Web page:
70 years ago the war in Europe officially came to an end after six years of horrific bloodshed and slaughter that left millions dead and millions more homeless and displaced.  New borders where drawn across Europe, whole communities were up rooted.  Many who had fled westwards to escape the steamrolling victorious army of Russians, thirsting for revenge, were caught up in all the turmoil. 

Russian Cossacks who had ended up in Austria and had fought with the Germans against the Soviets were forcibly sent back to Russia to face annihilation in the Gulag.  Abortions in the occupied zones of Germany rocketed in 1945 and 1946 as Stalin's army of rapists, as he called them, subjected German women of all ages to atrocious brutality and terror. 

The Nazi death camps had all been liberated and the absolute horror of it all had become known.  The numbers of deaths beggars belief.  The mountains of spectacles, suitcases, and extracted gold teeth speak of families destroyed and lives shattered.  70 years ago the ash filled crematoria no longer belched out black human smoke and the gun fire and bombs had finally stopped.  The church bells began to ring again across Europe as they did in the UK this weekend.

Throughout April and May we have been driving east across Europe.  We started by going through Holland, where the bulbs were again blooming that 70 years ago had been eaten by the starving Dutch.  This year we saw hundreds of Dutch people at a Fatherheart conference filled with the love that comes from God embracing their German neighbours and celebrating that they are sons with the same Father.

We drove across Germany having been with German people who have risen above the national shame that defined postwar Germany and rejoiced in the new hope that they have, that their nation has a true Father and their real Fatherland is in their hearts.  

We spent two nights in Berlin.  We saw the ruined Church that stands as a memorial to the destruction of the city by the cascades of American and British bombs that carpeted Berlin and by the onslaught of the Red Army. The city 70 years ago was a colossal pile of rubble and broken lives. Today it is a vibrant capital to a reunited nation. Yet I could not help but think of the awful consequences that ordinary Germans were facing all those years ago in Berlin.

We continued east crossing rivers that I had only heard about from history, the Elbe, the Oder, on into the east, into Poland.  We met Poles whose grandparent's had fought in the courageous but fruitless Warsaw uprising against the Nazi occupiers. We heard how they pleaded for help from the Russian armies across the river Wistulla, to the east of the city, but who heartlessly watched as Warsaw burned and who did nothing to help. We met one young woman whose grandfather survived the uprising only to be captured by the Nazis and sent to one of the death camps.  Warsaw has been beautifully rebuilt and restored but the scars are still in family memories.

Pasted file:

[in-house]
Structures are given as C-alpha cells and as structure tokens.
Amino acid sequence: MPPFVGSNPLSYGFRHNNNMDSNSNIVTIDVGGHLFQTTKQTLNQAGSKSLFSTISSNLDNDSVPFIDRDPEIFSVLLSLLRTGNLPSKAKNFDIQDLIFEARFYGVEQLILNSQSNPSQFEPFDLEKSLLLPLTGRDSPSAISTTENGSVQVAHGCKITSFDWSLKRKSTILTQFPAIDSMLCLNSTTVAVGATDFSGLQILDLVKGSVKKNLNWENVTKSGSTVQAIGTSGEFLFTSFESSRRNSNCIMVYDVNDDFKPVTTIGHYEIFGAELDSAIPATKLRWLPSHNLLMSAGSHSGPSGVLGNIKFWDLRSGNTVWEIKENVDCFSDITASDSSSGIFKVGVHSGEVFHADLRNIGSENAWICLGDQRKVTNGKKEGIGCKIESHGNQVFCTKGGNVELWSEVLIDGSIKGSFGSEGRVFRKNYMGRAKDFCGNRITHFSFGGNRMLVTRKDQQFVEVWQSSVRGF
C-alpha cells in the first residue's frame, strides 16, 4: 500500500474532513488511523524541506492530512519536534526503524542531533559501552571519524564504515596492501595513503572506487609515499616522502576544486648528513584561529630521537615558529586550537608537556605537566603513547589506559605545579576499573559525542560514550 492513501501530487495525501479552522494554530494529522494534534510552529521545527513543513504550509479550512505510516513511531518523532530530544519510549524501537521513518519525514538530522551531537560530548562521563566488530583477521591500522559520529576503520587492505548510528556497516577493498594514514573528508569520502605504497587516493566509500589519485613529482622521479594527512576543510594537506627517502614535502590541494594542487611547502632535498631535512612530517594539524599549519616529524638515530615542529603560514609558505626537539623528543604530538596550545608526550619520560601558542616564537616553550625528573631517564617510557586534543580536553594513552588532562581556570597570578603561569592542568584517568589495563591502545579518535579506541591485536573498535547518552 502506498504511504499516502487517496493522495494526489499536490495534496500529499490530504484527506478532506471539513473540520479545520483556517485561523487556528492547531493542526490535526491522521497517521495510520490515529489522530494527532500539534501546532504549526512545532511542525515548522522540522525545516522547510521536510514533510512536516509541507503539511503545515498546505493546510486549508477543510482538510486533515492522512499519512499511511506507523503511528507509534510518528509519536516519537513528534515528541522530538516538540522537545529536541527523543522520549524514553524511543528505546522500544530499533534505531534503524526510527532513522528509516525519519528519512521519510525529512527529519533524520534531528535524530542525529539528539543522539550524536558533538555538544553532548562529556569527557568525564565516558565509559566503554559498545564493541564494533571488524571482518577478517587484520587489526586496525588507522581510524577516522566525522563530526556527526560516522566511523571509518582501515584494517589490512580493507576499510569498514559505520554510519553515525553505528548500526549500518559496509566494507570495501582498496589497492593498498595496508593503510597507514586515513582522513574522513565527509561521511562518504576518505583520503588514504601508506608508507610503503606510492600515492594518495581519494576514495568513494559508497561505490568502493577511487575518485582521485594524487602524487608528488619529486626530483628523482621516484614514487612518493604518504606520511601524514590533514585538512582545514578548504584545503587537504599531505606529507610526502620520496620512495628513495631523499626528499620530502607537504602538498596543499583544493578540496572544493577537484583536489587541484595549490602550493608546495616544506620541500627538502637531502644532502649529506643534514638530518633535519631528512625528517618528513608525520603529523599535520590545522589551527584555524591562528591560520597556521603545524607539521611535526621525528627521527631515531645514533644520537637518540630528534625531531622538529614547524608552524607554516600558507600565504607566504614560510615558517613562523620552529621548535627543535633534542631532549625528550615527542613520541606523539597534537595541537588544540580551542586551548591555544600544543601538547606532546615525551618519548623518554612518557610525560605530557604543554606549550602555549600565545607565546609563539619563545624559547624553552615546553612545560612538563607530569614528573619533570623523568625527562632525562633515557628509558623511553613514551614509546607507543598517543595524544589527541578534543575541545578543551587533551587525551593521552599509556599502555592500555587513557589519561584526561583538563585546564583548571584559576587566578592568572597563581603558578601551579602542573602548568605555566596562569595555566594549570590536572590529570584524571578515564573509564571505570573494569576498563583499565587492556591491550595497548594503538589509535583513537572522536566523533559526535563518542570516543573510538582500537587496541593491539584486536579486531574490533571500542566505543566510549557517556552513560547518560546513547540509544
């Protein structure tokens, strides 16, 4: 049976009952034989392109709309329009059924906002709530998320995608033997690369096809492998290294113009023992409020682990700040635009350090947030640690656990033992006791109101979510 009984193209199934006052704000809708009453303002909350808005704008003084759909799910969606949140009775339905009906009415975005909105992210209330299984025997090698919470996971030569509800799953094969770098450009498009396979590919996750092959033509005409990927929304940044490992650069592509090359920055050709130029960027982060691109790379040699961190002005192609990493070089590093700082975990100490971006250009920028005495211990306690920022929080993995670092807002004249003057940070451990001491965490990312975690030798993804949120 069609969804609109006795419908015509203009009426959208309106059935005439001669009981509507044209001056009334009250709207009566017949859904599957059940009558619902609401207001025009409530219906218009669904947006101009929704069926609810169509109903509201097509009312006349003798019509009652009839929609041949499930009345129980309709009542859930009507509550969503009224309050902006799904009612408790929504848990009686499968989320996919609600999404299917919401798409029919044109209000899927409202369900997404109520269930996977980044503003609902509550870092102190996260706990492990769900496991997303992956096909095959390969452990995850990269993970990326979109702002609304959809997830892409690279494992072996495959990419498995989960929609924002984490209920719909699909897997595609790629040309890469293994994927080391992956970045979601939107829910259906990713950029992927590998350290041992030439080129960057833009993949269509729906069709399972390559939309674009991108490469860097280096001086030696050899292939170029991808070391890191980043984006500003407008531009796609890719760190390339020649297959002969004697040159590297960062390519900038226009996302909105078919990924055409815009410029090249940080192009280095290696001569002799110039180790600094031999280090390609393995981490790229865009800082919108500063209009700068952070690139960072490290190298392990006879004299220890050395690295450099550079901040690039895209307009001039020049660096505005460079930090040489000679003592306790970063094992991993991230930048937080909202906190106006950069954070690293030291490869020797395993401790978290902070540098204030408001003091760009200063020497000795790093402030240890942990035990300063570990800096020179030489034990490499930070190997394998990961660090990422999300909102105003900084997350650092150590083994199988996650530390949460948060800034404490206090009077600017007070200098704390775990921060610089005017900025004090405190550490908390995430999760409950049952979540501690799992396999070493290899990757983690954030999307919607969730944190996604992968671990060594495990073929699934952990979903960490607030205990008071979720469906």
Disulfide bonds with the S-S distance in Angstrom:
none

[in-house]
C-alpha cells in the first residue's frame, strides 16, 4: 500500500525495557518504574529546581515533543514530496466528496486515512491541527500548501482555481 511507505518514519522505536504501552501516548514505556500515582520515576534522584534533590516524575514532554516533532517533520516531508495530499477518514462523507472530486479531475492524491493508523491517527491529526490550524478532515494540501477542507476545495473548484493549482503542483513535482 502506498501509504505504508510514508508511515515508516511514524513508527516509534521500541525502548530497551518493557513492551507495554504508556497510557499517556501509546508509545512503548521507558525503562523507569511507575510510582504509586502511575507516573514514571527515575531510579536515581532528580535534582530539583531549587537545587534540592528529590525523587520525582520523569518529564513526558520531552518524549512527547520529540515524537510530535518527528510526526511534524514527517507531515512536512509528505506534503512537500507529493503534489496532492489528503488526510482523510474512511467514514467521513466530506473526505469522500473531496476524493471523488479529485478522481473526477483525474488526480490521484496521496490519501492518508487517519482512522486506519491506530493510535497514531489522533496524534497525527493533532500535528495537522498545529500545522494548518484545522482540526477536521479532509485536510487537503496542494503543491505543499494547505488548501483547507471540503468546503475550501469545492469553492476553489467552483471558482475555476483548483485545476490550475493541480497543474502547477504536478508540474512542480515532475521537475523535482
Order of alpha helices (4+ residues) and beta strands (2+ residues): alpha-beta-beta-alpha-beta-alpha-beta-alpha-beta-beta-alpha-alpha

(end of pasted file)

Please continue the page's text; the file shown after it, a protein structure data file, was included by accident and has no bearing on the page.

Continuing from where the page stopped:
We stayed in a hotel overlooking the remains of the Warsaw Ghetto that had housed 400,000 Jews before they were sent to the camps for the final solution.  The streets are now renewed and filled with cafes and businesses but the trams still roll past where they once stopped to be filled with thousands of people.  Where shattered lives and families were torn apart as they were shipped off in cattle trucks all those years ago.  We had spent a week with 21st Century Poles and Russians who embraced each other and celebrated that they now see that they have the same Father.  They were young representatives of two nations that had so suffered, nations where there is still fear and suspicion but here were a few showing the way forward.  I felt such hope in my heart.

Today we head south through Poland.  We are going to Krakow, where once a German businessman saved over a thousand Jews from annihilation.  Oscar Schindler had a factory there in the 1940s.  Then we head for Slovakia but will stop on the way at perhaps the most notorious place in Europe, a name that speaks of the total depravity of the human heart.  We will stop at Auschwitz.  We will pause to mourn, to remember, to honour and weep no doubt.   But we will also give thanks that as one inmate of Bergen Belsen once said.  "There is no pit so deep that He is not deeper still."  Betsie Ten Boom encouraged her sister Corrie with these words amid the horrors of the camp.  Corrie survived to tell her tale in the book she wrote, "The Hiding Place."

As Europe celebrates 70 years on, I wonder what we have learned from the past.  Not a lot, I fear.  Europe has had its ongoing wars in the former Balkans.  Russian rockets rain down on Ukraine and former communist Eastern Europe fears the start of another cold war.  Genocide still blights our world in the Middle East and Africa.  What have we learned?  

I have learned that nationalism can be a deadly disease, that reconciliation is possible, that hearts can change, that forgiveness for the most horrific deeds is possible.  I have seen Russians, Poles, Germans, Dutch and British embrace one another as they discover their true identity as God's sons and their true brotherhood in Christ, filled with his love, building relationships with each other.  This gives me great hope.


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